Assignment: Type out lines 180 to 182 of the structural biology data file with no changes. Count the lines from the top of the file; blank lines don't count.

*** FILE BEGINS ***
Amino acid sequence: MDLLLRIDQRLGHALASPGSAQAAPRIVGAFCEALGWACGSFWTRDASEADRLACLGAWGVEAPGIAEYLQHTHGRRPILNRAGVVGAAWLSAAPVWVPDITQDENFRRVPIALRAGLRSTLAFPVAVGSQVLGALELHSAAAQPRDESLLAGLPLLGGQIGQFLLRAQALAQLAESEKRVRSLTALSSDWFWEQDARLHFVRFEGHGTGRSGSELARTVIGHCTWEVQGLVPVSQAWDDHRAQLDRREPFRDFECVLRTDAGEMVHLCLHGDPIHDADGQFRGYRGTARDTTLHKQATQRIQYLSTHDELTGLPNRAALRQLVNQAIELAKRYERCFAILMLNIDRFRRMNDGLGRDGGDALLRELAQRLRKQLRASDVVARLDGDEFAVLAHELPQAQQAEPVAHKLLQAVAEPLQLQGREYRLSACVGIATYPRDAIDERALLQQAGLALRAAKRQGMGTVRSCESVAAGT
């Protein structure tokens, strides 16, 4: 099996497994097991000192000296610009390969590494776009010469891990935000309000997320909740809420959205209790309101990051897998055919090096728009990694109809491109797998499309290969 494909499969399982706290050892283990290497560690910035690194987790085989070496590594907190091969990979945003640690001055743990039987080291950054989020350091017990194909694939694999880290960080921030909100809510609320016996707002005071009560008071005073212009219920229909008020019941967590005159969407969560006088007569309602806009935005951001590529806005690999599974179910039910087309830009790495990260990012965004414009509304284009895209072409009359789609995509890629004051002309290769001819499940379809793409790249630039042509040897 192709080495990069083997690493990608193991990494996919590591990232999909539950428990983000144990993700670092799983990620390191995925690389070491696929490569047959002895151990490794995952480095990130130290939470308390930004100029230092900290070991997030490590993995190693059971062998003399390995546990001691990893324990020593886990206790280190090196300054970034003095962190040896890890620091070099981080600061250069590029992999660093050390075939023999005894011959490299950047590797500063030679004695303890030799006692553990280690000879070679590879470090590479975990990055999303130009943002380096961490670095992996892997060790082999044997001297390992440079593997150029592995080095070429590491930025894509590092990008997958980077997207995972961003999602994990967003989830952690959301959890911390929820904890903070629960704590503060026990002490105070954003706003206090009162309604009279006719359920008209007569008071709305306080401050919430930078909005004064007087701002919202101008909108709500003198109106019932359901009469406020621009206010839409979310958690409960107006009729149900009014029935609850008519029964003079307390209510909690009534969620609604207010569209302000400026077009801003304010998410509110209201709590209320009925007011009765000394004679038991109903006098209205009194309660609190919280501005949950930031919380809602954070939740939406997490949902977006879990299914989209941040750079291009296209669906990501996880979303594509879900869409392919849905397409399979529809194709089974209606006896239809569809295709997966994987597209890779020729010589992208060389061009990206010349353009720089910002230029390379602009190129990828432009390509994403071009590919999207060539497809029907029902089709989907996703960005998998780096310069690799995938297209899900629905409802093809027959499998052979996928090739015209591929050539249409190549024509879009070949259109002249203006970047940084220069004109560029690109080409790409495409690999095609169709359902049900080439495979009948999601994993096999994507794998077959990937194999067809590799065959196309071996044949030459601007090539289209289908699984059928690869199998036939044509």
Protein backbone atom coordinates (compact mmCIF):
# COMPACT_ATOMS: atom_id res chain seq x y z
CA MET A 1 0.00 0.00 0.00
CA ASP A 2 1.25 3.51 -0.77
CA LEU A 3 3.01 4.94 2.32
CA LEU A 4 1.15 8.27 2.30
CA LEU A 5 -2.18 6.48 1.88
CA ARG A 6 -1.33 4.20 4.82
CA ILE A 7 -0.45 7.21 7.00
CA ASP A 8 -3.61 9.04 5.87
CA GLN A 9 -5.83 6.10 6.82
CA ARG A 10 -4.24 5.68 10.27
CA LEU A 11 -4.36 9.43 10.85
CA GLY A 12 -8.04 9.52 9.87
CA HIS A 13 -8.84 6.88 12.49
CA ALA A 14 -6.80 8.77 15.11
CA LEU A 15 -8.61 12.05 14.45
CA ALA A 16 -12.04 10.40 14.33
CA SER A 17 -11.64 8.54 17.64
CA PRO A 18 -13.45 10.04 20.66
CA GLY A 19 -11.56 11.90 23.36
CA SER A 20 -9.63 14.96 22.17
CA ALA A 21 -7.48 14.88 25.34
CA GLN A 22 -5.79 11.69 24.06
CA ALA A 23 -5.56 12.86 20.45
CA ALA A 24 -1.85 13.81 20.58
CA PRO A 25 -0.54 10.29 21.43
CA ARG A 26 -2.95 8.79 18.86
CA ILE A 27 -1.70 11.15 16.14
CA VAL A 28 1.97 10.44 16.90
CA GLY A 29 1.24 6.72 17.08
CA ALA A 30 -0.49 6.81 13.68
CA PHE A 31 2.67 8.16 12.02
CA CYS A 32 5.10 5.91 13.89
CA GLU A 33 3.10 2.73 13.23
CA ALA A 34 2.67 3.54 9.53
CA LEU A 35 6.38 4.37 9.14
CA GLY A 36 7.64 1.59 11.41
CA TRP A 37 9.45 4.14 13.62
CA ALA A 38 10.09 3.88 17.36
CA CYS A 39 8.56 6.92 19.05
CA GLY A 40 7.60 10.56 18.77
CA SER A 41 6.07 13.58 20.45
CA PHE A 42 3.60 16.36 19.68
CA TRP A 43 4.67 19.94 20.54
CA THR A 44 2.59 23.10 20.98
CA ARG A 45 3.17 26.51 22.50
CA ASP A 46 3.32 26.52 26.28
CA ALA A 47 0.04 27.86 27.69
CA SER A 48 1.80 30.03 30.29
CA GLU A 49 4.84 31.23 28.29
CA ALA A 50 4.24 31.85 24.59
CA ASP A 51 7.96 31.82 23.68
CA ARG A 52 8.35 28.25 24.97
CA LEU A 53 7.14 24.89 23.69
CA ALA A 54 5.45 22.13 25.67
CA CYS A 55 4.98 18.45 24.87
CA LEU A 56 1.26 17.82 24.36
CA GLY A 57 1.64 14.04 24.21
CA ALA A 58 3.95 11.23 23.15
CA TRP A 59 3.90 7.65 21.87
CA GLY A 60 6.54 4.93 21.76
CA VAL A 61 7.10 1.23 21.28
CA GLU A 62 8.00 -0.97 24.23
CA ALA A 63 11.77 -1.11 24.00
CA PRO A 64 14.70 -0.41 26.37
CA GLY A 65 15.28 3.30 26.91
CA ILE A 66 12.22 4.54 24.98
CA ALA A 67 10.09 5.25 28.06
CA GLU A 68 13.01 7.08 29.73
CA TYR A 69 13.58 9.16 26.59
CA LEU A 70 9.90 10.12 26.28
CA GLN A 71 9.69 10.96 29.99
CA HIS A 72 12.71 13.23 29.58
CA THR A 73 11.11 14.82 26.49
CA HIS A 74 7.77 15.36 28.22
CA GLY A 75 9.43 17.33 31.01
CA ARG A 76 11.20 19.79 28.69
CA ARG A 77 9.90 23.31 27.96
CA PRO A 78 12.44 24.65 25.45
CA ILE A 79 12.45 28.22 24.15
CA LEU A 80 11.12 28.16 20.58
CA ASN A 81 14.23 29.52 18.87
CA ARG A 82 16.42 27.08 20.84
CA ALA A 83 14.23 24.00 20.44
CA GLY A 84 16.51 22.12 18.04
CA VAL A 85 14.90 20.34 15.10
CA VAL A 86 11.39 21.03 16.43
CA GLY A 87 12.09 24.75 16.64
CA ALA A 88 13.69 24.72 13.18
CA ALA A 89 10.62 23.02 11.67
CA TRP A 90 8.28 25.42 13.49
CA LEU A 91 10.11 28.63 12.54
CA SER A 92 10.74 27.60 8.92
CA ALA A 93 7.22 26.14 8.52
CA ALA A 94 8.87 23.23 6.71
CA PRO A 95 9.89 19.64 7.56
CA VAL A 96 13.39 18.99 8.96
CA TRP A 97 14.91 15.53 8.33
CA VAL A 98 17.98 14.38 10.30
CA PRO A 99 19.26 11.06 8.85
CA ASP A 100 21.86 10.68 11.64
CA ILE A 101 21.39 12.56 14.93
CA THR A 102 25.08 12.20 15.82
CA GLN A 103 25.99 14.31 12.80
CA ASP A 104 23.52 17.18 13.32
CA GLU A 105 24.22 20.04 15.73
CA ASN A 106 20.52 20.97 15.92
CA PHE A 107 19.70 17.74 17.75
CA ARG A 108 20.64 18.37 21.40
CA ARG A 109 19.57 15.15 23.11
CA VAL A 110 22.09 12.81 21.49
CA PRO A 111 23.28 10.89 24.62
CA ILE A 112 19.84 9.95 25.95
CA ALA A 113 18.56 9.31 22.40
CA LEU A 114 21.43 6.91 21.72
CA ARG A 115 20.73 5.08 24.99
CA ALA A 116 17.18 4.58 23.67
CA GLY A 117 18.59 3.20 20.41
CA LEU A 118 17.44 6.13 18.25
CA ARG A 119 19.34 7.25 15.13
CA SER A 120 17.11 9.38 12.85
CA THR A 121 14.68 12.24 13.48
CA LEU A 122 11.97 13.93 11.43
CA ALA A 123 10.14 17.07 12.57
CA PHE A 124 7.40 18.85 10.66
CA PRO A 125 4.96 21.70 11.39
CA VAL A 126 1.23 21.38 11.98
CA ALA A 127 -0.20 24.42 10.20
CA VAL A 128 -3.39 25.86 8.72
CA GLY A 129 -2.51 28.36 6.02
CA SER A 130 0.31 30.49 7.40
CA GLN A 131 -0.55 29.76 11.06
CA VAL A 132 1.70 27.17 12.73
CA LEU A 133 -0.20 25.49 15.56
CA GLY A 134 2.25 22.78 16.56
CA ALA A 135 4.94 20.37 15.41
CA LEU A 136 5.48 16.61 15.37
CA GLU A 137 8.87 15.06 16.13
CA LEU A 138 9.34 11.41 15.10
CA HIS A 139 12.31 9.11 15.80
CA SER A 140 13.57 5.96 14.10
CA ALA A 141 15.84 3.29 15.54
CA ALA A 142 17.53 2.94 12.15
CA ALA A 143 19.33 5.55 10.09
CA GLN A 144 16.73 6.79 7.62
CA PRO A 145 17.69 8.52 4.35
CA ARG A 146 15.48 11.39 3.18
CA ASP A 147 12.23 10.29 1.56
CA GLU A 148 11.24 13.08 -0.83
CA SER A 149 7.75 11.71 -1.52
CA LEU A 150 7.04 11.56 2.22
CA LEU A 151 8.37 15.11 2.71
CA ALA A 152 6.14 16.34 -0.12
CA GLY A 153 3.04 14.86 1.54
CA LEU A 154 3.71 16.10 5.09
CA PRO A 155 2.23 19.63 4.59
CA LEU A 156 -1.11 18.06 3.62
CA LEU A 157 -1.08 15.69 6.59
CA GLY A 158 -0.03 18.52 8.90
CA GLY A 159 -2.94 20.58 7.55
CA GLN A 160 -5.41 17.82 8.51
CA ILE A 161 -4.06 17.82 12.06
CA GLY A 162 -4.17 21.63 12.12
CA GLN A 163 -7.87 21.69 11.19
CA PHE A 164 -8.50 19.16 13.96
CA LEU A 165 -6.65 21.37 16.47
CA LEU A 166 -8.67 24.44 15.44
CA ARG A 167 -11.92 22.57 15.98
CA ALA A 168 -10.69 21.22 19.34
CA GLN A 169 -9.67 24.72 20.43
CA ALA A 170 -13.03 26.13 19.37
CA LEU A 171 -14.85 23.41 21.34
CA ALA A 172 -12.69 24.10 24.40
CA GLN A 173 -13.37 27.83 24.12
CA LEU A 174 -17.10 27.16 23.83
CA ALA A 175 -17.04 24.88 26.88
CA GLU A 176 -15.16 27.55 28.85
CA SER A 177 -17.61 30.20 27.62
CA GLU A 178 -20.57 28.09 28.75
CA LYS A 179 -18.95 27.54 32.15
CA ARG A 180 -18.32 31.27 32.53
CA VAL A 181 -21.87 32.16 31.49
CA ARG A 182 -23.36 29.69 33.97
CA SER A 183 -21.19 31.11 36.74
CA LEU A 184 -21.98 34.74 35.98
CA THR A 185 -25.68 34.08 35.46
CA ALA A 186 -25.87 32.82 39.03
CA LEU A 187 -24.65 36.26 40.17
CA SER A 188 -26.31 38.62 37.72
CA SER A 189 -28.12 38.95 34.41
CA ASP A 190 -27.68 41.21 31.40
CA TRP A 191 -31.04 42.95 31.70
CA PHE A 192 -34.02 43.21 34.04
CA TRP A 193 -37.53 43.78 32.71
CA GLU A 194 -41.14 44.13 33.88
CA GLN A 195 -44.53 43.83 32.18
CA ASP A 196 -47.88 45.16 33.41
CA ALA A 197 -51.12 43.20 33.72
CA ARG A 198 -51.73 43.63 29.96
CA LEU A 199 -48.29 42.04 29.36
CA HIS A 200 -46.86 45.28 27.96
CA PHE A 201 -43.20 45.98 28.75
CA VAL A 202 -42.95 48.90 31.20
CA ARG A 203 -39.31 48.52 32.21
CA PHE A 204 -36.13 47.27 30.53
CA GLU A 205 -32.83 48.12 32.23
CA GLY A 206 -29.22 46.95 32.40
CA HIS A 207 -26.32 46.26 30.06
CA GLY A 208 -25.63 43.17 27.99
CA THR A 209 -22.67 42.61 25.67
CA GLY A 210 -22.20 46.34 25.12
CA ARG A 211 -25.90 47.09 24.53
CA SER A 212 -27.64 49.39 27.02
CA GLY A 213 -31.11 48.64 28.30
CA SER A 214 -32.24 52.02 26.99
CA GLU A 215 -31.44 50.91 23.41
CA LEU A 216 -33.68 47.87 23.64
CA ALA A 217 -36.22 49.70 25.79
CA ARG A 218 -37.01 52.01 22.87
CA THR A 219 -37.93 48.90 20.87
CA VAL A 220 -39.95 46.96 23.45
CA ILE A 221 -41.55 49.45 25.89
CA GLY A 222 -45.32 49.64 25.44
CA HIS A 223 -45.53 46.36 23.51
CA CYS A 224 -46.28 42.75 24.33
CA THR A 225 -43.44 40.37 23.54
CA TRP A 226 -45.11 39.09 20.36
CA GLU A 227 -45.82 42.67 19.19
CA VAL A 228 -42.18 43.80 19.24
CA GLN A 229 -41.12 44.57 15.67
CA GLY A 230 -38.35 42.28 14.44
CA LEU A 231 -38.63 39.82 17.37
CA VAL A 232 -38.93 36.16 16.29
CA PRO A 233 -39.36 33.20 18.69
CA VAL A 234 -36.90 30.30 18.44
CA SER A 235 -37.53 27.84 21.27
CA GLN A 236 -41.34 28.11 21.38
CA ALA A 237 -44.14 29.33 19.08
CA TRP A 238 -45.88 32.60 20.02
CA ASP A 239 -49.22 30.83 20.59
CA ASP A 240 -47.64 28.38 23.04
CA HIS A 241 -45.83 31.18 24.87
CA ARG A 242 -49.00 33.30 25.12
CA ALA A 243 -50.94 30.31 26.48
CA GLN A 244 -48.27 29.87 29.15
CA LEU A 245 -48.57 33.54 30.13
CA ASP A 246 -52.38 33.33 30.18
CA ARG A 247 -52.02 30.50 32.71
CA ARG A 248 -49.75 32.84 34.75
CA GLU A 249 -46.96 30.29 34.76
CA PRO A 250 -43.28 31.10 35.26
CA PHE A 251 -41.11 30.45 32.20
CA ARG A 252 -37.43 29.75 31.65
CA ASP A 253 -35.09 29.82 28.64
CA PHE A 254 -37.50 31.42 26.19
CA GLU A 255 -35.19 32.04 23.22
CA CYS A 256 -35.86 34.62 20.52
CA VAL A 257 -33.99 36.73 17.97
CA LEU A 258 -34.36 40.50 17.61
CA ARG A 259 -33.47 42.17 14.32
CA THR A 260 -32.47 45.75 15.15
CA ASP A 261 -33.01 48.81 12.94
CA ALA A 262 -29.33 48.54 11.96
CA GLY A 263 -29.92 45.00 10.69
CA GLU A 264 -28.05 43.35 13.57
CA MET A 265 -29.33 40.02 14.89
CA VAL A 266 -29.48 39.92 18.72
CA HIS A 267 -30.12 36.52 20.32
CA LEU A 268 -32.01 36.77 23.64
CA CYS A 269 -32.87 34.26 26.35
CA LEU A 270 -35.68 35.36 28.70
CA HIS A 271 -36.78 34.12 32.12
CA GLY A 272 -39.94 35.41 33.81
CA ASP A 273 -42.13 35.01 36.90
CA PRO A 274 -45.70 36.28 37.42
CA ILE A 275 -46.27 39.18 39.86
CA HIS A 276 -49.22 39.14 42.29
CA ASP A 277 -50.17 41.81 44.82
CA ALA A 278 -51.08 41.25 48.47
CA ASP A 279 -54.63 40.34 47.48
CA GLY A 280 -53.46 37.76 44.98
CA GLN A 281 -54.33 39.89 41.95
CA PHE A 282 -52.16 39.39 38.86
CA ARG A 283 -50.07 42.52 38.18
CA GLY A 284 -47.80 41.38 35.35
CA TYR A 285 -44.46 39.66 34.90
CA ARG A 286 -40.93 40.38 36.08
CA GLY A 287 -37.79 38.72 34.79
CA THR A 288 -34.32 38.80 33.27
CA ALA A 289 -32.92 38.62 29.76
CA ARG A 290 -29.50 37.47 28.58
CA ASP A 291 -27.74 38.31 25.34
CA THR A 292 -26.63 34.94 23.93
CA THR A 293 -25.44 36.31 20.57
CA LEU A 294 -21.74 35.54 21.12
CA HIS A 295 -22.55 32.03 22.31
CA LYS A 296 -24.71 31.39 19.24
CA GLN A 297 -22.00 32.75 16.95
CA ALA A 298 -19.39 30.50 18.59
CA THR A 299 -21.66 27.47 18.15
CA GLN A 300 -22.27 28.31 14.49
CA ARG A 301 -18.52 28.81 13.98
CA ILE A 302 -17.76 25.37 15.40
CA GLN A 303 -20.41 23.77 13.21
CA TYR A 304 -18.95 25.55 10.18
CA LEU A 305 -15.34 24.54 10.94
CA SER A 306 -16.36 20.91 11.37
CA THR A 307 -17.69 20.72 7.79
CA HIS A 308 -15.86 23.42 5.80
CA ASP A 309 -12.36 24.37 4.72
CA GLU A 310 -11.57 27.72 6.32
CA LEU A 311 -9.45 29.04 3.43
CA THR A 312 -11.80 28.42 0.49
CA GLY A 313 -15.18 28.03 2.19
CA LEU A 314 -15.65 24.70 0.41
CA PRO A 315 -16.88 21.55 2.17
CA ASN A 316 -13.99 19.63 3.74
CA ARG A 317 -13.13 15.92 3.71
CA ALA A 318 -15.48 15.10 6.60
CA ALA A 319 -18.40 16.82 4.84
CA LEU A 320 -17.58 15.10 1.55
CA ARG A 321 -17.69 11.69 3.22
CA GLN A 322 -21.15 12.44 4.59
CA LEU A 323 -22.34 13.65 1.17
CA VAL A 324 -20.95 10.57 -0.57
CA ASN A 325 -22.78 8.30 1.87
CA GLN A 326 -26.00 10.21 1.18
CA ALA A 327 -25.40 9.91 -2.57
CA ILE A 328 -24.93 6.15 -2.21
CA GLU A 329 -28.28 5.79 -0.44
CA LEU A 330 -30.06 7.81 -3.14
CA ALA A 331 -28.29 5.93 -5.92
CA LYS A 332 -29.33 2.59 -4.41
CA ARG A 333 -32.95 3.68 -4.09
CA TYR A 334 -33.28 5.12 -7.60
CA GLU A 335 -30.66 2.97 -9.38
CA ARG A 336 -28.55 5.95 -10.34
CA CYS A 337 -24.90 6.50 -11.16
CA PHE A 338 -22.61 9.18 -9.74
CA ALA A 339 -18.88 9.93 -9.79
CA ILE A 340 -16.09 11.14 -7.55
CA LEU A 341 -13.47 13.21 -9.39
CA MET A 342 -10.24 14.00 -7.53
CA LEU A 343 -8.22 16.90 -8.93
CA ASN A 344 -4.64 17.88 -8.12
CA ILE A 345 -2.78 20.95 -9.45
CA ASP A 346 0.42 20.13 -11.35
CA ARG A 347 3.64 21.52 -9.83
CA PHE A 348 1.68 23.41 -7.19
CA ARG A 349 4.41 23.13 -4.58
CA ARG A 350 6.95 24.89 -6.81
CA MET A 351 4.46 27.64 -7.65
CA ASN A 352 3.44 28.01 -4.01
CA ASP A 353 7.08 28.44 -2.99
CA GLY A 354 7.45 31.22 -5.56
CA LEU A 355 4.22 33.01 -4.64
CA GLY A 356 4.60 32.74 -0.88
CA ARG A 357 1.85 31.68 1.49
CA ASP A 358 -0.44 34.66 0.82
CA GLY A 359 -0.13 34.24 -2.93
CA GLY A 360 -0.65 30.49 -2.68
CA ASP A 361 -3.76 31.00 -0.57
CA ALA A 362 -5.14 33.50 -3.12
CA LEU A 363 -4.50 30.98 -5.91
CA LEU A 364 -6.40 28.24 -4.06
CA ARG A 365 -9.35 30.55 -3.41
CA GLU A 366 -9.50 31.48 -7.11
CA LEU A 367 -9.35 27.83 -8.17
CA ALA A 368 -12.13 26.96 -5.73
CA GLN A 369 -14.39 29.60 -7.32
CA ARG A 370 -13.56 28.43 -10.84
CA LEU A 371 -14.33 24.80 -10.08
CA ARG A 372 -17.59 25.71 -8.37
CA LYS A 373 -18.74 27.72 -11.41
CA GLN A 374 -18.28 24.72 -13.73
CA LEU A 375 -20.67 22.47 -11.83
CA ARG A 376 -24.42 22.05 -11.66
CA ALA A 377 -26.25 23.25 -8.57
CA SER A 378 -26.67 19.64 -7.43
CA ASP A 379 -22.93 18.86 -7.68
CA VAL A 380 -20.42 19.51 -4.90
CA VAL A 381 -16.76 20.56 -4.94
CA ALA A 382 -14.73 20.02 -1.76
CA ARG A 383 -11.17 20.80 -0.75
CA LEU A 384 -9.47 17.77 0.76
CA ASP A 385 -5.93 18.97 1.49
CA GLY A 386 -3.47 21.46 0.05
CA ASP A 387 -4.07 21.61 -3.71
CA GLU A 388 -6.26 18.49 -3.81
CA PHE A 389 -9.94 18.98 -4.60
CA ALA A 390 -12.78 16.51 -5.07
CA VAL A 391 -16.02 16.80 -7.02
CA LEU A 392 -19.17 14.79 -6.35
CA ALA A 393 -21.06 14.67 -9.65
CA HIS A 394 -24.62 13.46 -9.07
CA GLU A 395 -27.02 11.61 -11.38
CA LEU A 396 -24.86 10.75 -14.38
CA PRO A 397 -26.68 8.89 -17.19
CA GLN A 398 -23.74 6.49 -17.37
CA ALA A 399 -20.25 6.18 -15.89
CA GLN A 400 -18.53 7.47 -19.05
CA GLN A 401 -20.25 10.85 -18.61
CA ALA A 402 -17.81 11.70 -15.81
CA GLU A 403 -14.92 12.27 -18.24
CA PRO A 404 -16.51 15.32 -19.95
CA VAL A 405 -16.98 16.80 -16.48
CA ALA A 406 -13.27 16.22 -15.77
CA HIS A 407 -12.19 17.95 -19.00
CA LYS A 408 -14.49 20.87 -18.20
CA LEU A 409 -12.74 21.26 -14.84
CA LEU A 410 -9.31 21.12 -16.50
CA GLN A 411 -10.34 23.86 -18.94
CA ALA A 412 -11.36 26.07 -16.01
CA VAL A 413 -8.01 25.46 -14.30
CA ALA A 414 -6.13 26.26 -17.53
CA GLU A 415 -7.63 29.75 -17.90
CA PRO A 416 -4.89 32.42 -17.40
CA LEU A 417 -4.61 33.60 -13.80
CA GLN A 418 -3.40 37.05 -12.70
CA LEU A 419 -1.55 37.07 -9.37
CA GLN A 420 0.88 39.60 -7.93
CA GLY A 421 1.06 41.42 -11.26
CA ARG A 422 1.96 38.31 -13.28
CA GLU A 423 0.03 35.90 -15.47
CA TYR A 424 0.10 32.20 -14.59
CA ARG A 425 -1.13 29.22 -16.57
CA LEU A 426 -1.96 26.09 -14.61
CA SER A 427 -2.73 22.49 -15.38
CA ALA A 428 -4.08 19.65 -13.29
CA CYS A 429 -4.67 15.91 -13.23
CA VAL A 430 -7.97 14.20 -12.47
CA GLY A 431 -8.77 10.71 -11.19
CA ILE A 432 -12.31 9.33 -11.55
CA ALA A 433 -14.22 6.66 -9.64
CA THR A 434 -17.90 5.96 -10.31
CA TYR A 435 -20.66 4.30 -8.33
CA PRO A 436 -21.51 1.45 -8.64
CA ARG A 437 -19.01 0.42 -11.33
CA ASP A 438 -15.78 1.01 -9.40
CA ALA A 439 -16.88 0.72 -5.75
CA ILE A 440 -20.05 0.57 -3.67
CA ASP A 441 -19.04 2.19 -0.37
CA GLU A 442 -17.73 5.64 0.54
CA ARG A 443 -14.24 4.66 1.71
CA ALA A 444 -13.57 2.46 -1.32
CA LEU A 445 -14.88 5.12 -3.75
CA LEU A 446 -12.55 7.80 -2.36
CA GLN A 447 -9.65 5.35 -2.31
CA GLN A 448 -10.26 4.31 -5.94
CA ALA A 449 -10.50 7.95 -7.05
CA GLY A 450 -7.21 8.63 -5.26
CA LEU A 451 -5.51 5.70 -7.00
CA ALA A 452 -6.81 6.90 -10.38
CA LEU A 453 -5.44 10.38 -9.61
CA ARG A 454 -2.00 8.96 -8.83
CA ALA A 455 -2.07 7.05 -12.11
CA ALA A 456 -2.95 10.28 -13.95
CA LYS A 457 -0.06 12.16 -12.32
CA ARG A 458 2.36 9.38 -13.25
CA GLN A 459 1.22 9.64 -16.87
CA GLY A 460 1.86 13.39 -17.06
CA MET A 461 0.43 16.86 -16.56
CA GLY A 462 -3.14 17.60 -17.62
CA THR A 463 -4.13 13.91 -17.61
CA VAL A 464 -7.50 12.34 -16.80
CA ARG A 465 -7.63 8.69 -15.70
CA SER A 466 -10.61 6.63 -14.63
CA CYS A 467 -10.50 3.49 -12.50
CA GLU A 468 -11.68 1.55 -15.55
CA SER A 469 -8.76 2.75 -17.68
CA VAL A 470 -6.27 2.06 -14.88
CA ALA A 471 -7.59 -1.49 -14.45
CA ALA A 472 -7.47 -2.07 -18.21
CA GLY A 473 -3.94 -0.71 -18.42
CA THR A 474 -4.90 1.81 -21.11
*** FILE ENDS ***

CA GLU A 176 -15.16 27.55 28.85
CA SER A 177 -17.61 30.20 27.62
CA GLU A 178 -20.57 28.09 28.75